“The work was surprisingly simple, despite this being one of the larger VRF jobs I’ve personally been involved with,” said John, who spent seven months on the Dove Creek project.

“It was also the first VU-V installation we’ve done as a company,” John continued.  “The system was spec’d as a heat recovery system, though based on the grant funding for the project, there was a slight possibility that it could have been changed to a heat pump.  The fact that the AISTAGE VU-V units can be field-configured for heat pump or heat recovery means that we wouldn’t have had to change the equipment order if the design was changed to heat pump.”

The system included four banks of AIRSTAGE units.  Banks one and two each total 24 tons, bank three is 10 tons, and bank four is six tons. These serve a variety of low, medium, and high-static fan coils.  Several office spaces are served by ceiling cassettes.  

In addition to the AIRSTAGE V-Series equipment, two H-Series systems are also used: a 2.50-ton wall-mount system in the IT room and an identical unit in the electrical room.  

Heat recovery

Southern Colorado offers a great opportunity to capitalize on the benefits of heat recovery. The area enjoys roughly 240 sunny days per year, and its relatively high elevation means that solar radiation has much less atmosphere to travel through than at sea level.  As a result, buildings in Dove Creek receive high solar gain.  

This creates widely varying loads within the building and increases the likelihood of different zones simultaneously calling for heat and cooling. Heat recovery systems essentially “recycle” heat, extracting BTUs from one space that’s calling for cooling and rejecting it into a zone calling for heat. This is especially beneficial in the shoulder seasons.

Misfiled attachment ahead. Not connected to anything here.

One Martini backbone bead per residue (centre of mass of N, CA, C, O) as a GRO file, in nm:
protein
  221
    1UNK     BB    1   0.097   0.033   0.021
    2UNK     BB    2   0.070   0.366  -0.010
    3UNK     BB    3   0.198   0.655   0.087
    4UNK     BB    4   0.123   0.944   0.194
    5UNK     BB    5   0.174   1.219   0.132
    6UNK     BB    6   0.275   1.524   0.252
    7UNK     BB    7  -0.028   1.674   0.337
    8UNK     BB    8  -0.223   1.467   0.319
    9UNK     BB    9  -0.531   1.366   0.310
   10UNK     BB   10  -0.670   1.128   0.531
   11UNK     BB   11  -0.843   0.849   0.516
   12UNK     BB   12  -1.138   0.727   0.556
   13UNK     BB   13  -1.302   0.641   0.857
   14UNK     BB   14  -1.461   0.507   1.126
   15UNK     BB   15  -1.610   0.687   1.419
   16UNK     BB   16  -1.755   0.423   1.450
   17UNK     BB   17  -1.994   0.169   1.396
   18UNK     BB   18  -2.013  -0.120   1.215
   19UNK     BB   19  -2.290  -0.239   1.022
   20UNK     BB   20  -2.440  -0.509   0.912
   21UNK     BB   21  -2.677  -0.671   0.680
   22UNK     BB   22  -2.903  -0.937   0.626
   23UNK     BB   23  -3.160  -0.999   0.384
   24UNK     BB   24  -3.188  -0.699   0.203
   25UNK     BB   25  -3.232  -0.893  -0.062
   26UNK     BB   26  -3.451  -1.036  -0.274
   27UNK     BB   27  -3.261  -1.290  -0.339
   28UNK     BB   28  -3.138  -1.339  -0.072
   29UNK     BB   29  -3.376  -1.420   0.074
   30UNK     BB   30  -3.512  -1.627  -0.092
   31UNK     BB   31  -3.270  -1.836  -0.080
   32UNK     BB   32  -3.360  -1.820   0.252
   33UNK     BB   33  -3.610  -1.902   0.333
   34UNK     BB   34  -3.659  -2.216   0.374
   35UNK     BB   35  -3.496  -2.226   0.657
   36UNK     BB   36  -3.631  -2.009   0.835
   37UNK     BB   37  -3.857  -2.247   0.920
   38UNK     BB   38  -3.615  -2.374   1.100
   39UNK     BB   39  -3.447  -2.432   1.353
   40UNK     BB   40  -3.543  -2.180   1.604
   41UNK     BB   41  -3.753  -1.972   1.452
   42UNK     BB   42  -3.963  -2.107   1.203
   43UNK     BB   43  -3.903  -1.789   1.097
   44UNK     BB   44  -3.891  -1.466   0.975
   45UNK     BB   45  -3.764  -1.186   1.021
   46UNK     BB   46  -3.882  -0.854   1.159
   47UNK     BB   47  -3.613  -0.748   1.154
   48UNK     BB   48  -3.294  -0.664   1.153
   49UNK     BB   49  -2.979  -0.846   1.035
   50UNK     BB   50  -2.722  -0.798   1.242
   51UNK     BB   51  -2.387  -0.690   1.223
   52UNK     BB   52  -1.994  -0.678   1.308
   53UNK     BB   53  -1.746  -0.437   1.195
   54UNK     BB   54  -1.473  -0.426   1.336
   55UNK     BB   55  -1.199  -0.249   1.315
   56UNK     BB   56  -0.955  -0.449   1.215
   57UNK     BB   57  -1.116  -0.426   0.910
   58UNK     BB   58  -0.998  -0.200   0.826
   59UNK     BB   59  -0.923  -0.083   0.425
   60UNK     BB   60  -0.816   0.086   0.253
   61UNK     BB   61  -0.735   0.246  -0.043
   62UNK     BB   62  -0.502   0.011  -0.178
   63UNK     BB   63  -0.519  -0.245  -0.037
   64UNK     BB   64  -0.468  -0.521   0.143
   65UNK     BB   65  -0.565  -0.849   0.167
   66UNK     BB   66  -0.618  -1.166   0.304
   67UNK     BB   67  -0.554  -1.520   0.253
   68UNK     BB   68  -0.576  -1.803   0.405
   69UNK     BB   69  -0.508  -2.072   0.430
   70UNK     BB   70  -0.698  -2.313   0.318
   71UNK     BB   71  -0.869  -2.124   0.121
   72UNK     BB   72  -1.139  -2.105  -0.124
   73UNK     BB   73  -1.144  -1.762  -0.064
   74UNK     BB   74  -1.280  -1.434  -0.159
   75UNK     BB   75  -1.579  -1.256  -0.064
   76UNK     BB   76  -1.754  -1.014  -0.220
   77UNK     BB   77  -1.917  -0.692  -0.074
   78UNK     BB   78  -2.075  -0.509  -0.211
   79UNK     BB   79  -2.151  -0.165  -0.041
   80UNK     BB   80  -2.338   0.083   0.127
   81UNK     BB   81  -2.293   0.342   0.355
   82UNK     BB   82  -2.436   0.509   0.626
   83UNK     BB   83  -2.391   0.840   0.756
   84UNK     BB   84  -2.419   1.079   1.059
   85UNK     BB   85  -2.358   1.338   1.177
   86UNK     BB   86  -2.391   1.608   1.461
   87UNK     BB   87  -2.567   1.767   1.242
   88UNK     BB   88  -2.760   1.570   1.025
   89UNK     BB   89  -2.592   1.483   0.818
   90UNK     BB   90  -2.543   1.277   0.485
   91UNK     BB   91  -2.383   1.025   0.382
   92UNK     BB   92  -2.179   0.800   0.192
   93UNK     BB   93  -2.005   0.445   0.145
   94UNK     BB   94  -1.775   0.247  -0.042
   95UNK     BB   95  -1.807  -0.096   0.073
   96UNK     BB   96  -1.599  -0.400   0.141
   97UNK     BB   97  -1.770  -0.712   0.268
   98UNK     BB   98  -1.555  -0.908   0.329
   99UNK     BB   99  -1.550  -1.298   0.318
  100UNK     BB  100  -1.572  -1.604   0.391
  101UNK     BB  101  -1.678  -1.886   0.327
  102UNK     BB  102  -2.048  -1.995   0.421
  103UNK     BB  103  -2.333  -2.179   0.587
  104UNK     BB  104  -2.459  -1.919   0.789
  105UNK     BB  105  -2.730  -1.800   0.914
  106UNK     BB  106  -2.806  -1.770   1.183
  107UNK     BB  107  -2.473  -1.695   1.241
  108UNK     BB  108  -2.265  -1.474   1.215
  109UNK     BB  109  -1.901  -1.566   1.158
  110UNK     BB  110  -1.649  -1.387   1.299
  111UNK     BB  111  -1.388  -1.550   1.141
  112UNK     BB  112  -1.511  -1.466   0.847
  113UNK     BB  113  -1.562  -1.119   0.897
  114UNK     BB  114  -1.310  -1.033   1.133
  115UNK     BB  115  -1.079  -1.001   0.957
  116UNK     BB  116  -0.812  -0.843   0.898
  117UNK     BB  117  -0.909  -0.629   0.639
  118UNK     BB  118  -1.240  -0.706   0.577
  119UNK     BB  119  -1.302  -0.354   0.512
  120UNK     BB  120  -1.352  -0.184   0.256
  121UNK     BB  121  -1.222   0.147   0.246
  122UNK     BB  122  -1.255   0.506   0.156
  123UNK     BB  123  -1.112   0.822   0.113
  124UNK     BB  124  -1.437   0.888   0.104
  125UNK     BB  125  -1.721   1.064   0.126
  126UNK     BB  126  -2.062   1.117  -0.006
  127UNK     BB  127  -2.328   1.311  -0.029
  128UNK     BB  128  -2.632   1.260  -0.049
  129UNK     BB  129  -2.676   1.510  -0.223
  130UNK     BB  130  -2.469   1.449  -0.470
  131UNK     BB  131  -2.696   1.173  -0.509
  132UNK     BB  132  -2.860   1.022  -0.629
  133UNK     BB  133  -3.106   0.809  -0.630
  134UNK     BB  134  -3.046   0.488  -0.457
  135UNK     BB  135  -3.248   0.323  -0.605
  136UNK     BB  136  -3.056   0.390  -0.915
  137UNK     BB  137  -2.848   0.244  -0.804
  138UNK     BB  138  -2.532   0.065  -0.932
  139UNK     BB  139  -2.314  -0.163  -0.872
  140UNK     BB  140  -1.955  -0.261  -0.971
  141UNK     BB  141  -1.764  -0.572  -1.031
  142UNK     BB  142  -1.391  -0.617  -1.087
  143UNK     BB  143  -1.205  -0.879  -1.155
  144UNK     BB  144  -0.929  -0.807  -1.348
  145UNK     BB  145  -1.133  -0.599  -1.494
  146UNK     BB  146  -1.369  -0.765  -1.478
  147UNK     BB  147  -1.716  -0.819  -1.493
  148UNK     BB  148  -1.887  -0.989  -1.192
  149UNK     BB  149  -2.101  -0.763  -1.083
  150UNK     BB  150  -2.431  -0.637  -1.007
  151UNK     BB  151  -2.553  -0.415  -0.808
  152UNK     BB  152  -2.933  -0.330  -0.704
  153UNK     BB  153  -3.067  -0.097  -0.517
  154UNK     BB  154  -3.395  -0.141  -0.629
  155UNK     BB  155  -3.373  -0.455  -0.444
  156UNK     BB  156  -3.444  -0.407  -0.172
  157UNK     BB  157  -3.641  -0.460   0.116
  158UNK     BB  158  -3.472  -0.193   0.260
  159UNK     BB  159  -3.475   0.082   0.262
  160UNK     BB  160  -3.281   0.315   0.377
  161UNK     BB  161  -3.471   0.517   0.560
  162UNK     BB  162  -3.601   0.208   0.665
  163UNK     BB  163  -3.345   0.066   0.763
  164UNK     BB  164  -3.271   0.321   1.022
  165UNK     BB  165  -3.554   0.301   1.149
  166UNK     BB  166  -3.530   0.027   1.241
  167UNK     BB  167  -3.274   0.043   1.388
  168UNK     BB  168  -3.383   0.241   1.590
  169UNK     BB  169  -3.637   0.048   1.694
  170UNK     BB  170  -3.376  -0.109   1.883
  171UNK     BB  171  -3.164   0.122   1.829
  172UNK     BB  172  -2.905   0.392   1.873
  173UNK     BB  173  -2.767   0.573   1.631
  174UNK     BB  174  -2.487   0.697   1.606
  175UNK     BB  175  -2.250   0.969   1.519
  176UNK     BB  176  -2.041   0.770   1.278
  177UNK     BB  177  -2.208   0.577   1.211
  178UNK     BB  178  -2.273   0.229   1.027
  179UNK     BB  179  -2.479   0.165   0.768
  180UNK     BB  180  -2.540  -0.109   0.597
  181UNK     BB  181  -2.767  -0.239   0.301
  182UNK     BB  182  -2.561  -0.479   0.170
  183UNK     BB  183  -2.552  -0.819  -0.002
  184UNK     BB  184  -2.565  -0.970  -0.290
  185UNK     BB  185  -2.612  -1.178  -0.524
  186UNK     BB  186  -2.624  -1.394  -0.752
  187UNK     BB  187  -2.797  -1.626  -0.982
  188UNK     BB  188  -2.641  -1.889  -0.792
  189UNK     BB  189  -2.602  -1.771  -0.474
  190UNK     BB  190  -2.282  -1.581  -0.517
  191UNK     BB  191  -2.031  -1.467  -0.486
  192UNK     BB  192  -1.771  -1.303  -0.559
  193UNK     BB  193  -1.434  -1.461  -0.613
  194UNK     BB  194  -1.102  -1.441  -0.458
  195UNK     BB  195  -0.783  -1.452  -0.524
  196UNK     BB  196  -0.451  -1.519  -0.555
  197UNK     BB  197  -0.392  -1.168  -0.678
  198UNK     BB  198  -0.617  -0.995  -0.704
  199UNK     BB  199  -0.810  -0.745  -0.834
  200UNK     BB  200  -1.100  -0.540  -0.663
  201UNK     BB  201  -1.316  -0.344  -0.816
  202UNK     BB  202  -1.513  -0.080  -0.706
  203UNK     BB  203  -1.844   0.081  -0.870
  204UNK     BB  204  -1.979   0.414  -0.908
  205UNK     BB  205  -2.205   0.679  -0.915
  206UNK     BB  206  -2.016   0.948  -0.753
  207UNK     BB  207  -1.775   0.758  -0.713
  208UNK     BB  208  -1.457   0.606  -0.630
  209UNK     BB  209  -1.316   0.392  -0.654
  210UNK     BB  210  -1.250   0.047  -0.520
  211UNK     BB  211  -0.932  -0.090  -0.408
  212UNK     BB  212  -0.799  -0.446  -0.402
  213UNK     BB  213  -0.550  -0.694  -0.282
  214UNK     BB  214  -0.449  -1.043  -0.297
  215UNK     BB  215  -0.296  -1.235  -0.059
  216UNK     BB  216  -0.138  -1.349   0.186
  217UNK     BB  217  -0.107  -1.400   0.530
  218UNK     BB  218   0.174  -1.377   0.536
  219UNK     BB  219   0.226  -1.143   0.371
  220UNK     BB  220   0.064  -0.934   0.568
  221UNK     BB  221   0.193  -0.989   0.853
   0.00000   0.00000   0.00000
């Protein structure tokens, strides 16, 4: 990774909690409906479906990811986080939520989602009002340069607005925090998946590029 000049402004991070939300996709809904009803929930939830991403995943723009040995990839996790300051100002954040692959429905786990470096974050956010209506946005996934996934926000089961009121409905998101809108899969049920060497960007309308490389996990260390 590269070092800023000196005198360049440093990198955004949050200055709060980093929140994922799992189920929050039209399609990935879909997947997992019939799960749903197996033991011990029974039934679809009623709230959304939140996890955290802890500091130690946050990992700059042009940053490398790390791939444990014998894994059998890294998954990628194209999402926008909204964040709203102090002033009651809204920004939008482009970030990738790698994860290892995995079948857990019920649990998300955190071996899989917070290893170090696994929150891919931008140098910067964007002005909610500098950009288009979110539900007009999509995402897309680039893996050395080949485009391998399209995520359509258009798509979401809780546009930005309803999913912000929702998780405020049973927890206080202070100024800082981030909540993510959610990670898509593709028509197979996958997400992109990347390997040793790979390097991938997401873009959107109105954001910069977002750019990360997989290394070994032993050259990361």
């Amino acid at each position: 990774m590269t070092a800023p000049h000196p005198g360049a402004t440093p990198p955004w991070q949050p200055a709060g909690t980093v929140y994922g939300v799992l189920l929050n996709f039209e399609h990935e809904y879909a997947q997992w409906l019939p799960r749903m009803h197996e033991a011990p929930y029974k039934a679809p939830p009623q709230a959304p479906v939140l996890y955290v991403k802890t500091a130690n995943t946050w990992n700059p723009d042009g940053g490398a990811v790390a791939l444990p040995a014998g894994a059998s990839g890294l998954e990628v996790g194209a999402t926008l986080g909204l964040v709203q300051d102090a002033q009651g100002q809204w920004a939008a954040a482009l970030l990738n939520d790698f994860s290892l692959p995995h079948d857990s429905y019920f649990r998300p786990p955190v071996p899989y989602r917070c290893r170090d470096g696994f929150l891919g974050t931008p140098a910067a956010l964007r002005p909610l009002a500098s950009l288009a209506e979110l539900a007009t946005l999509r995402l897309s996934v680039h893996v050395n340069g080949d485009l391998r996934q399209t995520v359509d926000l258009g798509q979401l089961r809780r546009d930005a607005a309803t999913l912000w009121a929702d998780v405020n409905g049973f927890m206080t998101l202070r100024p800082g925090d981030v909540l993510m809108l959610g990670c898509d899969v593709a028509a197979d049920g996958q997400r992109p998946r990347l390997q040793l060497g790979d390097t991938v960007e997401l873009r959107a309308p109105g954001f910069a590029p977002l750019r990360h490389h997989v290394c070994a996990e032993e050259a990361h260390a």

Summer temperatures in Dove Creek can exceed 90°F, and winter lows are frequently in the single digits, so makeup air was carefully considered during the design phase.  In addition to the VRF systems, the rooftop system components include a large CaptiveAir DOAS unit capable of supplying 8,800 CFM of conditioned fresh air.  Two RenewAire ERVs are also installed for further efficiency.  

“With AISTAGE VU-V units, installing a heat recovery system isn’t much different than installing a heat pump system,” said John. “There are a few piping differences, which are well outlined in the I&O manual, and the addition of branch boxes inside, but that’s about it.  Our team moved quickly, and we called Jay Castle any time we had a question.”

“Jonathan has been with us for six years,” said McDonald. “This was the largest job I’ve turned him loose on as project lead, and he had an extremely solid crew working under his direction.  I was not at all shocked that he handled it as well as he did.  If I could just figure out how to clone him, I’d have it made.”

While John’s aptitude and work ethic are exemplary, he claims that training is the reason the job went so well.

“I’ve attended many heat pump training events, including those hosted by Fujitsu in New Jersey, as well as training hosted here in Colorado by Johnstone Supply,” said John. “I’m very familiar with this equipment, even though the VU-V is new to me.  That helped immensely.”

The VRF equipment was started in late June, with commissioning taking place immediately afterward. Castle joined McDonald and John onsite for a full day.  The new building, now home of the Dove Creek Bulldogs, was turned over to the district long before the 2024 Fall semester began. 

There have been serious discussions about adding a large solar photovoltaic array to the school’s rooftop, bringing the district’s dream of electrification full circle.

“Whether solar is added or not is yet to be determined,” said McDonald. “If funding is available, solar is likely.”

“With or without solar, the relationships we have in this industry have served this project well,” said McDonald. “Our core values are shared by everyone in our supply chain. Together, we can be proud that we’ve made a massive improvement for this community by providing a school that will serve them well into the future.”